While we were in Loreto we stayed in a casita in the Loreto Bay area, a sprawling community of freshly built vacation homes laid out like Italian villas in Mexican colors, each home with its own private courtyard, the houses connected by lanes adorned with perfectly manicured native plants. Like the rest of Loreto, it was nearly empty, waiting its time between the snow bird season when retirees from United States and Canada made their winter homes there, and the height of fishing season in late summer.

View from the tower of our home for our Loreto stay

Fountains and native plants everywhere in the community around Loreto Bay
Beautiful color and Mexican mission style everywhere

Beautiful walk through the community to the bay

Not the beautiful waves of the Pacific Ocean, but tranquil shore of Loreto Bay on the Sea of Cortez

There is plenty of room under the hotel's palapas which are free for people staying in Loreto Bay to use.

Taking in the sunset after an afternoon of swimming.

They say Loreto is where the mountains come to play at the sea.

Kip getting into the peace of this place so far from work.
We spent several hours enjoying the community swimming pool and the bay where we rented kayaks and stand up paddle boards and explored the shallow bay with its own giant rock peninsula where exotic fish hide behind corral rocks.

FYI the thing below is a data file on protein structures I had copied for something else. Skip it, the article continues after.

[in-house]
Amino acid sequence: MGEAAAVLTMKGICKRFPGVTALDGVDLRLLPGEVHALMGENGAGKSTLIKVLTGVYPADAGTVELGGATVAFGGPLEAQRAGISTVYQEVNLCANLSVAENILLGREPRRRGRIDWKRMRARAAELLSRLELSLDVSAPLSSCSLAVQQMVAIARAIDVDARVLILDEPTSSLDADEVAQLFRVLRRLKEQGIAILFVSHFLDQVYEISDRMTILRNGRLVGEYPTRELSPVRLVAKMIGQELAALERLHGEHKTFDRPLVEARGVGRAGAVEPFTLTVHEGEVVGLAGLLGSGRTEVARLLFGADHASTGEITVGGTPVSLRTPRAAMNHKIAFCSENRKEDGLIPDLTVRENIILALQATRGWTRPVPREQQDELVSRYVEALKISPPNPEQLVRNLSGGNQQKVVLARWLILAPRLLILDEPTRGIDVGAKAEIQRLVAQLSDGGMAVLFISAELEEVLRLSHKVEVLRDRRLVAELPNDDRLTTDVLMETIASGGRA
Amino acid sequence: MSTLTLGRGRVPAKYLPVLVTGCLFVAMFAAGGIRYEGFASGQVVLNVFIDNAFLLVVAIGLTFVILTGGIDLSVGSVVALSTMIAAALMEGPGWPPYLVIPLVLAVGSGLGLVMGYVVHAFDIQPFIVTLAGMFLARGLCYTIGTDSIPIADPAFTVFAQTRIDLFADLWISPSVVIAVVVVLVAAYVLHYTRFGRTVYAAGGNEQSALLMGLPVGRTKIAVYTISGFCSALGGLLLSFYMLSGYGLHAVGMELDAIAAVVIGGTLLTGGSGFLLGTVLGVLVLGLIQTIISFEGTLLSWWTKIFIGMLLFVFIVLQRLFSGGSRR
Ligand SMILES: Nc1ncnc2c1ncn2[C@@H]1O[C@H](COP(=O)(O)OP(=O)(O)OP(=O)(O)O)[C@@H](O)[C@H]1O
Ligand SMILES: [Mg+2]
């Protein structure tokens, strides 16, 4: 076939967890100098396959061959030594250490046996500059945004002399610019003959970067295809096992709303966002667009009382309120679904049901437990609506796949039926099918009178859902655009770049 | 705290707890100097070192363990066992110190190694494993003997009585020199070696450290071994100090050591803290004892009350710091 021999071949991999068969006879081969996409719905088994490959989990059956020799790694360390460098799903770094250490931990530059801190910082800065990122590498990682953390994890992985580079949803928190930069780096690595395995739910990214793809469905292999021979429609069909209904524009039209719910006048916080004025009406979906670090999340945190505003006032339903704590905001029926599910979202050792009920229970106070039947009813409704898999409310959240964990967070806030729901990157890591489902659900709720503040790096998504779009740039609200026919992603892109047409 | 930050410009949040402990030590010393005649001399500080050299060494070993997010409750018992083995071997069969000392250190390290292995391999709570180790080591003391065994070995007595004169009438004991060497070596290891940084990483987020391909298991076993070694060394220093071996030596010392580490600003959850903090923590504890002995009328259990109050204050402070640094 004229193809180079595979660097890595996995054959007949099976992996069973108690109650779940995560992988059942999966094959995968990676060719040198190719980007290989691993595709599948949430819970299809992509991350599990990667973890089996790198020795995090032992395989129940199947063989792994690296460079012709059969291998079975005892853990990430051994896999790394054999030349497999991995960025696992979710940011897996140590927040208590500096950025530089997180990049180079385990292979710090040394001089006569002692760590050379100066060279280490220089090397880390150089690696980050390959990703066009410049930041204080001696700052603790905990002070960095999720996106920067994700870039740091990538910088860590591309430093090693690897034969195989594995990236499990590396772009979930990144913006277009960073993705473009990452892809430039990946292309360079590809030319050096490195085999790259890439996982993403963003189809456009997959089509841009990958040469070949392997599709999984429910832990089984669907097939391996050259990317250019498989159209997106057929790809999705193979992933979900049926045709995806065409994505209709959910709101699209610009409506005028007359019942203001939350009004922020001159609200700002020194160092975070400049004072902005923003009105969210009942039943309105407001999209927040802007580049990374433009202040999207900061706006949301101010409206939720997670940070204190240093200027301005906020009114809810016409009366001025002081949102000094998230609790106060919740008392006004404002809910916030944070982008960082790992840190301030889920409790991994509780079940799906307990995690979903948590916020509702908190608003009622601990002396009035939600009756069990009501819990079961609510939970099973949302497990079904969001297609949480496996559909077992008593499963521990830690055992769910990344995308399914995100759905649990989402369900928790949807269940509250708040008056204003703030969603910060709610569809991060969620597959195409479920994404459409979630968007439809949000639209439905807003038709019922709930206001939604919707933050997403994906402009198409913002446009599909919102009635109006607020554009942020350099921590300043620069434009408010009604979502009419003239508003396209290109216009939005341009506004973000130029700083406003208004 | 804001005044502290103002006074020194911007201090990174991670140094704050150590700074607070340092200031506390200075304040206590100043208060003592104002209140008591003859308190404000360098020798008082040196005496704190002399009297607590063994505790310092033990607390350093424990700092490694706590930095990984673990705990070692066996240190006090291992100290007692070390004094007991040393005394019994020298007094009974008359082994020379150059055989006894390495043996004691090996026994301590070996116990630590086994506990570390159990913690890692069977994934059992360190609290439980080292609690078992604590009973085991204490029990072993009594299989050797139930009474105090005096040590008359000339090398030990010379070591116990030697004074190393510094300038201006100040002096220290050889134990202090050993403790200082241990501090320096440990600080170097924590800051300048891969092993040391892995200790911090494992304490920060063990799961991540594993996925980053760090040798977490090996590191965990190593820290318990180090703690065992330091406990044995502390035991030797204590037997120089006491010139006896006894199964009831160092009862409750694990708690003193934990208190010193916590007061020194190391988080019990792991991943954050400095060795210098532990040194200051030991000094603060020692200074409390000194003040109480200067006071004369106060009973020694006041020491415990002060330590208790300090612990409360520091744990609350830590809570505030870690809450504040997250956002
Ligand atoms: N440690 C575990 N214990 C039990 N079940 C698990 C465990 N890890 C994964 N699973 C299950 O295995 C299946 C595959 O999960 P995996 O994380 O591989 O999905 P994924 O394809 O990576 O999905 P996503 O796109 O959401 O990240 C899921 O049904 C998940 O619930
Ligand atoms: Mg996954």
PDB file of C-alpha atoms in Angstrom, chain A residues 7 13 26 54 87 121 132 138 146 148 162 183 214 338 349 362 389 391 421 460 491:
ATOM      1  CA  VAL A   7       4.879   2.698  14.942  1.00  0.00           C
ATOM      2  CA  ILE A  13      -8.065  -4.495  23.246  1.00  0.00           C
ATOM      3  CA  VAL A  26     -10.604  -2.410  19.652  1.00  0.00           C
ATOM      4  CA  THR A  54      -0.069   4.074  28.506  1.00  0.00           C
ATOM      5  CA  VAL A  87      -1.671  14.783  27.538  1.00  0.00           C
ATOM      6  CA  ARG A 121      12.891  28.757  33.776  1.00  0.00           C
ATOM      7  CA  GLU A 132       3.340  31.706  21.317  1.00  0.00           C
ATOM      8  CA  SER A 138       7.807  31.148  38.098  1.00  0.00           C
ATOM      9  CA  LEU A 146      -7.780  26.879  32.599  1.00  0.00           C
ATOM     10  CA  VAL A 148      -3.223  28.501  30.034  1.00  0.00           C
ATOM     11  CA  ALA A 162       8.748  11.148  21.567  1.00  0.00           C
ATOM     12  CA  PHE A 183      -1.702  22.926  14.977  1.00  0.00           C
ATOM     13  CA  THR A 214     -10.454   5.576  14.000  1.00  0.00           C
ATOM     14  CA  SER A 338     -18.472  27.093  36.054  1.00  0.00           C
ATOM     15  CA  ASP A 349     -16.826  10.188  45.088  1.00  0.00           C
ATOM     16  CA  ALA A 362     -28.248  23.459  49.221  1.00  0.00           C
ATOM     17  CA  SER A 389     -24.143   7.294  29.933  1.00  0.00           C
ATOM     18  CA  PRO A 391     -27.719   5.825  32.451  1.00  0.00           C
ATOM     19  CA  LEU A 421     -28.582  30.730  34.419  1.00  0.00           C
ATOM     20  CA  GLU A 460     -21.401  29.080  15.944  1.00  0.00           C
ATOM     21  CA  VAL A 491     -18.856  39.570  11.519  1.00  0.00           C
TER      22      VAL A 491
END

Kip and our son in a kayak

Kayaking around the rock. Around the rock we discovered some of the best snorkeling conditions we have ever experienced, beautiful fish, warm water and calm bay waters.
We borrowed some snorkeling gear we found in our rental house and I had the most pleasant snorkeling experience I have ever had. We saw puffer fish, sea urchins, star fish, others that I don’t know the name of but remember seeing in aquariums. Our son said he felt like he was swimming through Finding Nemo.

Kip picked up a beautiful shell for our daughter, and when he brought it back to the house we found it had a surprise.

Hello hermit. We took him back to the bay.

By the end of the third day in Loreto we seriously considered canceling our hotel in Cabo San Lucas and staying in our own private paradise for the rest of the vacation time. To stay in Loreto would save us hours in the car and after our long, somewhat frazzled drive from Ensenada to Loreto, and none of us were anxious to get back in the car -- except for our son who reminded us that we needed to find out what happened in the story we had been listening to in the car.
Loreto locals, tourists and residents, offered vague warnings about Cabo like “So you are headed to Cabo? Yeah, it’s really busy there.” While no one said, “don’t go,” they clearly preferred their quiet peace half way up the Sea of Cortez.
We hesitated, but my weather forecast phone app predicted several days of rain in Loreto and sunny skies at the bottom of the peninsula, and Kip had a goal of driving ALL the way down the Baja, so on the fourth morning we reluctantly packed up and left our perfect little retreat for the famous tourist destination we had heard so much about.
We were so glad we did.
My son and I went for one last snorkeling session early in the morning before we left for Cabo.